NEW YORK (CNNMoney) -- Investors in the bond market are quickly losing patience with what is seen as an epic failure of leadership in Washington over the nation's finances.
But the frustration has yet to translate into a major flight from U.S. Treasuries, which have traded in a relatively narrow range this week.
That's largely because many traders still expect Congress to resolve the current impasse over debt reduction and agree to raise the federal borrowing limit before the Aug. 2 deadline.
"I still believe that the adult voices will eventually drown out the shouts coming from the children," said Kevin Giddis, president of fixed income at Morgan Keegan. "But the risk that the political dysfunction will take us too close to the brink increases with each passing day."
The worry is that the government's credit rating will be downgraded if policymakers cannot agree on a debt reduction plan and raise the debt ceiling before next week's deadline.
Even if there is a last-minute solution, many analysts worry that the nation's unsustainable debt load and the government's inability to come up with a credible long-term fiscal framework could still result in a downgrade.
Economists say a downgrade could cause interest rates to spike for business and consumers. It could also rattle stock markets around the world and undermine the U.S. dollar.
But the impact on the market for U.S. Treasuries is difficult to predict.
Anthony Valeri, a fixed-income strategist for LPL Financial, said the reaction to a downgrade in the bond market "may be muted."
He said the government should be able to continue servicing its debt for several days in the unlikely event the ceiling is not lifted. In addition, he said the Federal Reserve has some flexibility when it comes to controlling interest rates. In addition, the U.S. economy is still growing, which should help the government pay down its debts.
"A downgrade would not necessarily spark a sharp, quick sell-off in Treasuries and, in fact, market reaction may be limited," said Valeri.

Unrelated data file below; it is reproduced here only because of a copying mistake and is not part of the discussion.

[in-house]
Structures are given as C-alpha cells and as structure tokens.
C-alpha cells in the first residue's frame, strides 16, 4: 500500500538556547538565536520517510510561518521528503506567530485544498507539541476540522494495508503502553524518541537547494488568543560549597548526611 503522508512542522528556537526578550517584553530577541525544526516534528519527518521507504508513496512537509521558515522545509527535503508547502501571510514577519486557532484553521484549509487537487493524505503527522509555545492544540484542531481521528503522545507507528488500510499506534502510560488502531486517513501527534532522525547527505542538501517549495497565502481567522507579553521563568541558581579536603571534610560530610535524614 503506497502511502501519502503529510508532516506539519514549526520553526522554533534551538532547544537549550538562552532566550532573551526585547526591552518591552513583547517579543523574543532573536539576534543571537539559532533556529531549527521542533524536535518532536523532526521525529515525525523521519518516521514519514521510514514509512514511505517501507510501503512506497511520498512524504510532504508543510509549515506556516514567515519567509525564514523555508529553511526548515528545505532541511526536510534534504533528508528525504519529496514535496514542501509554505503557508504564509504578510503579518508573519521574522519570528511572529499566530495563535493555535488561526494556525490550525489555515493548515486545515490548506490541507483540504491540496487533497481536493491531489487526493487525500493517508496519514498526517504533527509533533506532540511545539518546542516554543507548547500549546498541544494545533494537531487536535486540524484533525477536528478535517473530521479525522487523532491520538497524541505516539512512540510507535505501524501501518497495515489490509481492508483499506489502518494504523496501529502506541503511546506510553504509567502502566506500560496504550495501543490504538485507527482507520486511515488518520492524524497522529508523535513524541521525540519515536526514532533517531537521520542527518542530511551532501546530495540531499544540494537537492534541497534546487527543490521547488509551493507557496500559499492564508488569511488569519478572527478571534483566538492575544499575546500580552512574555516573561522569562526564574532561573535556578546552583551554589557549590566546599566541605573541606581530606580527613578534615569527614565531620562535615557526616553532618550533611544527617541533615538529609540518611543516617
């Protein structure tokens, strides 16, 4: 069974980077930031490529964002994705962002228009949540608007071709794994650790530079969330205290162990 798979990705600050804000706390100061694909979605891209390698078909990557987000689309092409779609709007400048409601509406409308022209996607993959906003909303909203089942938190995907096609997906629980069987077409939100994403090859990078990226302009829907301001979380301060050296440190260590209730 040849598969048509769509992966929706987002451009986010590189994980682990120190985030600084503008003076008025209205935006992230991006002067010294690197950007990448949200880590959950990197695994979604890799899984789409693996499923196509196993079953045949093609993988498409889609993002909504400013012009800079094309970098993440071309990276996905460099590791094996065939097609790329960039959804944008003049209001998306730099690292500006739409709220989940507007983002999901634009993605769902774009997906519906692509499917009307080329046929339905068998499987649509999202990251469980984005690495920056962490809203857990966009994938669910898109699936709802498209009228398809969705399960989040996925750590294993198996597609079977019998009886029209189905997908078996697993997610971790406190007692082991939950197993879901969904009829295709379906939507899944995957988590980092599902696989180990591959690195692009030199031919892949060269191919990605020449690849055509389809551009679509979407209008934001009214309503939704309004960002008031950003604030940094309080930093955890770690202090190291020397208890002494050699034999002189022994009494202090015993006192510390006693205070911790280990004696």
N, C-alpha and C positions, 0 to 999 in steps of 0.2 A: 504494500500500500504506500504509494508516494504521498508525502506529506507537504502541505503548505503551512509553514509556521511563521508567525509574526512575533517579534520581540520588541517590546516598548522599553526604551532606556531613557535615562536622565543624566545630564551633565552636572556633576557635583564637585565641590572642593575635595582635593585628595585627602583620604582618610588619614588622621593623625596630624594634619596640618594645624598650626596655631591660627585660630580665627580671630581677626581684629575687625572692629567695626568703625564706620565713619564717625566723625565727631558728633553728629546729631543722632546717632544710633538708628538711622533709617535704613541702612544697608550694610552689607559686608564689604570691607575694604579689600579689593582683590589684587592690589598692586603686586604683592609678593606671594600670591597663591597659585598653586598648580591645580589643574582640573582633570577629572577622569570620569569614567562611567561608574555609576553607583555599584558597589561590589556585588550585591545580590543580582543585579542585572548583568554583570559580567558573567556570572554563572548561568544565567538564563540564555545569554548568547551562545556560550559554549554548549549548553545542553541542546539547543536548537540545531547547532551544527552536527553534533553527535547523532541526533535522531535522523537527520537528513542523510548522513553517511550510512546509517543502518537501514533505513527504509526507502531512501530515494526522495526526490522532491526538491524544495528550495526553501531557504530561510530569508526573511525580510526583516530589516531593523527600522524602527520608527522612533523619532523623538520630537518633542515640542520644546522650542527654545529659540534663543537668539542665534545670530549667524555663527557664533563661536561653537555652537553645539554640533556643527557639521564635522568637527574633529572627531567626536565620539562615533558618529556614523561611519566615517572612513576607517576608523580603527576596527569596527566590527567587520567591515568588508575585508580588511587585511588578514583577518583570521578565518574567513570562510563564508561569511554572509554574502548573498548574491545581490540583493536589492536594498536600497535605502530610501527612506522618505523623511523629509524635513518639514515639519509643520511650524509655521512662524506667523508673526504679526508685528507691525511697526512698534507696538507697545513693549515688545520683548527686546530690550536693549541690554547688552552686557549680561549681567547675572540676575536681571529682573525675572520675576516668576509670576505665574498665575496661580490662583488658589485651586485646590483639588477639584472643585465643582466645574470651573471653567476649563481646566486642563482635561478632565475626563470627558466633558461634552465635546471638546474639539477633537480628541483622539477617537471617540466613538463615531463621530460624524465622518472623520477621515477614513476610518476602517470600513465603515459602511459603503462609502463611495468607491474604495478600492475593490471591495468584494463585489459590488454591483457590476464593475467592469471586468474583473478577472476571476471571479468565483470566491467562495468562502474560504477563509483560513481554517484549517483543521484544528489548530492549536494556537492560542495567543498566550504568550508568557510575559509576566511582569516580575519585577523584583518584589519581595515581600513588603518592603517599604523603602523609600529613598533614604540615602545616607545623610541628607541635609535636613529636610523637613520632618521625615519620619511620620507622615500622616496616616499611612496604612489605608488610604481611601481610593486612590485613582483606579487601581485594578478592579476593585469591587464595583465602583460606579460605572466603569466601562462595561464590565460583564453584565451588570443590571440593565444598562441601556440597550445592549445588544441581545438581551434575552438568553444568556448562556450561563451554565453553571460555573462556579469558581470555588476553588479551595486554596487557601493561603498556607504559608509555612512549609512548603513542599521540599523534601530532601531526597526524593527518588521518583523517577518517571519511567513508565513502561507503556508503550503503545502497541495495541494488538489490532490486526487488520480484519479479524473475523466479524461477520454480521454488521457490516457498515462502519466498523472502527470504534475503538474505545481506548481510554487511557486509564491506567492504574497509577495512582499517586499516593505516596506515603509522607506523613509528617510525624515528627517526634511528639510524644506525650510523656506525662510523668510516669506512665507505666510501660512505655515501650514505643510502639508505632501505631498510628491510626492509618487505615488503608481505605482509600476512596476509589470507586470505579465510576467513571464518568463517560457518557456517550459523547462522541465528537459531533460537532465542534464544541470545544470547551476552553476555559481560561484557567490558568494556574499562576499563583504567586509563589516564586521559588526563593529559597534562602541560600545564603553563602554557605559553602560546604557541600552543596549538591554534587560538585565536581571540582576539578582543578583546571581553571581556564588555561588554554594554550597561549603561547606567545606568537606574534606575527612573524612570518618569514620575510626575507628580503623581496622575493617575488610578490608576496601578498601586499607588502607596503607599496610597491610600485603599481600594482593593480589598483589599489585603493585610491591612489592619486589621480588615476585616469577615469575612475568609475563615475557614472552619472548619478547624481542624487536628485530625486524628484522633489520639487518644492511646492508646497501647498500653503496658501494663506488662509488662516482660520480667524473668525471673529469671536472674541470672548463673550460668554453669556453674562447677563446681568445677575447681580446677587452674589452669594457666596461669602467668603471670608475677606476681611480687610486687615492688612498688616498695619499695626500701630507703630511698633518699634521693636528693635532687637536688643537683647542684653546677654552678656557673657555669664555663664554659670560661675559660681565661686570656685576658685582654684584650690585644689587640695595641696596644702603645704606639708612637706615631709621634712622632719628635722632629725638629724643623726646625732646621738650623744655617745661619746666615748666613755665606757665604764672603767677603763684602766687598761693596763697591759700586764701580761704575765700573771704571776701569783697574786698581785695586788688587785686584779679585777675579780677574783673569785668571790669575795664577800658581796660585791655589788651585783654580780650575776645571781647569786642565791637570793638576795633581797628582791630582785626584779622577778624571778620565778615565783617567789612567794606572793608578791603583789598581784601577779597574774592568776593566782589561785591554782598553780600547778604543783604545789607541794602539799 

He acknowledged that yields on U.S. Treasuries could move higher over time if the government's long-term debt problems aren't resolved. But that upward pressure could be offset by improving economic conditions and rising inflation, he added.
Still, a downgrade of the $1.1 trillion worth of U.S. Treasuries currently outstanding could send shockwaves throughout the global financial system.
"The greatest risk in our view is a downgrade, as it could have knock-on effects across fixed-income markets," analysts at Nomura Securities wrote in a research report.
Nomura examined several areas that could be impacted by a downgrade of U.S. debt, including mortgage-backed assets issued by Fannie Mae and Freddie Mac, private broker dealers and banks, municipalities, insurance companies and money market funds.
Money market funds, for example, hold billions of dollars worth of U.S. Treasuries.
In a report issued Tuesday, Moody's said the uncertainty around the debt ceiling poses direct and indirect risks to money market funds.
The ratings agency said money market funds face the possibility of "missed interest or principal payment on government bonds for a short period of time." There is also the threat of a liquidity crunch if investors panic and pull money out of money market funds in the event of a downgrade, the report said.
Despite those dangers, most analysts do not expect a downgrade to prompt mass selling of U.S. Treasuries by money market funds.
According to the Investment Company Institute, money market funds would not be forced to sell their holdings unless the government's credit rating was lowered eight notches.
In addition, the rules that determine what securities money market funds can hold are based on the U.S. government's short-term credit rating. The main ratings agencies have warned that the nation's long-term rating is at risk of a downgrade.
"A downgrade should not trigger forced selling of Treasuries from money funds," the Nomura report states. "However, even without the need of forced selling, money funds may still choose to reduce their exposures to U.S. Treasuries that could be at risk of missing coupons in case of default."
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